This new work adds to the theoretical understanding and discussion of possible solutions to various conceptual and practical problems that arise within the field of medical negligence - an area whose legal treatment is perceived, both in England and Germany, as containing a number of special difficulties and shortcomings. In addition it seeks to make a contribution to the developing field of comparative law, by employing a detailed and closely focused analytical approach in a tightly defined subject area. These twin aims serve to reveal the similarities and differences between two legal cultures in a particularly clear and striking way. The book offers an analysis which is neutral as between the English and German approaches. The issues are dealt with thematically so far as possible, so that the respective treatments in each country of a given matter, eg the standard of care owed by medical practitioners, are discussed side-by-side. The book thus avoids the 'country-report' style, whereby the systems are presented largely separately from each other.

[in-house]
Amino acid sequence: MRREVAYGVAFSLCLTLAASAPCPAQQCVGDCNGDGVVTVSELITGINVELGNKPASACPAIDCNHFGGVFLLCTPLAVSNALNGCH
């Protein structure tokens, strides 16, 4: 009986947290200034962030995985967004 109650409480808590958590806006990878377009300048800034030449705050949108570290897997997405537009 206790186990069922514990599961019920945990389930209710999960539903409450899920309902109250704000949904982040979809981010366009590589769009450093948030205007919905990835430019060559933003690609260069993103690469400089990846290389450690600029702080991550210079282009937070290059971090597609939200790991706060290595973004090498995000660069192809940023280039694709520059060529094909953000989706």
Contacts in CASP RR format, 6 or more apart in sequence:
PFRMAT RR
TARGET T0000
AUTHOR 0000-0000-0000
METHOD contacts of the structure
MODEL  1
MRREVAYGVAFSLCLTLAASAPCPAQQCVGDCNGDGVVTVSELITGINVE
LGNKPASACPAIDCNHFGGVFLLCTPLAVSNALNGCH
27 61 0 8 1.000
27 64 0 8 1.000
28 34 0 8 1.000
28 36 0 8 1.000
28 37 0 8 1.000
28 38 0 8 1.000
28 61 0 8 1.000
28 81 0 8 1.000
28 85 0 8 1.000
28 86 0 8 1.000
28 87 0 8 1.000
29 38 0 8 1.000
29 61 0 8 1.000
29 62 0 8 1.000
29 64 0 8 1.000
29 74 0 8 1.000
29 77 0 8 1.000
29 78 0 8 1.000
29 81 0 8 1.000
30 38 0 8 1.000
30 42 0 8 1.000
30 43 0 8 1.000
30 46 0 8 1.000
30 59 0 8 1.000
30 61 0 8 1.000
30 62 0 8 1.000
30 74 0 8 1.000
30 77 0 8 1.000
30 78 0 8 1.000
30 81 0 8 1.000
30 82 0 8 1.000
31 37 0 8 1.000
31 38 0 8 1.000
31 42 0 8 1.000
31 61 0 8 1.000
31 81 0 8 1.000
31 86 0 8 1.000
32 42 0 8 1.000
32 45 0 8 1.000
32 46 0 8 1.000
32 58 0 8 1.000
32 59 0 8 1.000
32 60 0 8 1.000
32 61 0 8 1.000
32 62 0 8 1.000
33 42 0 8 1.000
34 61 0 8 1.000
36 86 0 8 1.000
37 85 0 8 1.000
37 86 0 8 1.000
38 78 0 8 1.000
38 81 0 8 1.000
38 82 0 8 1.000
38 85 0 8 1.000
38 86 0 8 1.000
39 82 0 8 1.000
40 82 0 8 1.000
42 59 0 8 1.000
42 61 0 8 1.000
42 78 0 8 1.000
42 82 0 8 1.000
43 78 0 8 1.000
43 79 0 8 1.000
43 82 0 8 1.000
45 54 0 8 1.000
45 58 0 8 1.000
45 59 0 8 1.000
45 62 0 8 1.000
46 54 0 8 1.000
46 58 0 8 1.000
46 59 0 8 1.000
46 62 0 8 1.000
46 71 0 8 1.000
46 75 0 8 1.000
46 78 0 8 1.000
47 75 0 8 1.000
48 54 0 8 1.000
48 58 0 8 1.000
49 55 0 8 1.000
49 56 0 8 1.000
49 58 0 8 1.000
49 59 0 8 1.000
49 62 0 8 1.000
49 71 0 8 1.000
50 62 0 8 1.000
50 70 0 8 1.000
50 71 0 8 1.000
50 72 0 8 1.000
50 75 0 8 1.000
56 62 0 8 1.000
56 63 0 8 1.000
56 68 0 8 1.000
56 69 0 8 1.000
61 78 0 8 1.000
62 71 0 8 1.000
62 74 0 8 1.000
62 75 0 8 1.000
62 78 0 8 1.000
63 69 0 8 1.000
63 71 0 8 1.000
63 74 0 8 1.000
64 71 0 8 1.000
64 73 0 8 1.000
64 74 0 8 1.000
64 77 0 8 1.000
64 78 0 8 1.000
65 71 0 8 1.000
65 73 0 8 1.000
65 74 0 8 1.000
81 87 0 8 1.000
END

What is of particular interest is how, notwithstanding their common starting point in terms of the application of the fault-principle under private law, the detailed rules in the two countries differ markedly. This is true both in the divergent way that claims are structured and argued, and also quite often as regards their substantive outcome. It will be of interest to comparative lawyers, tort and medical lawyers, and practising lawyers working in these areas.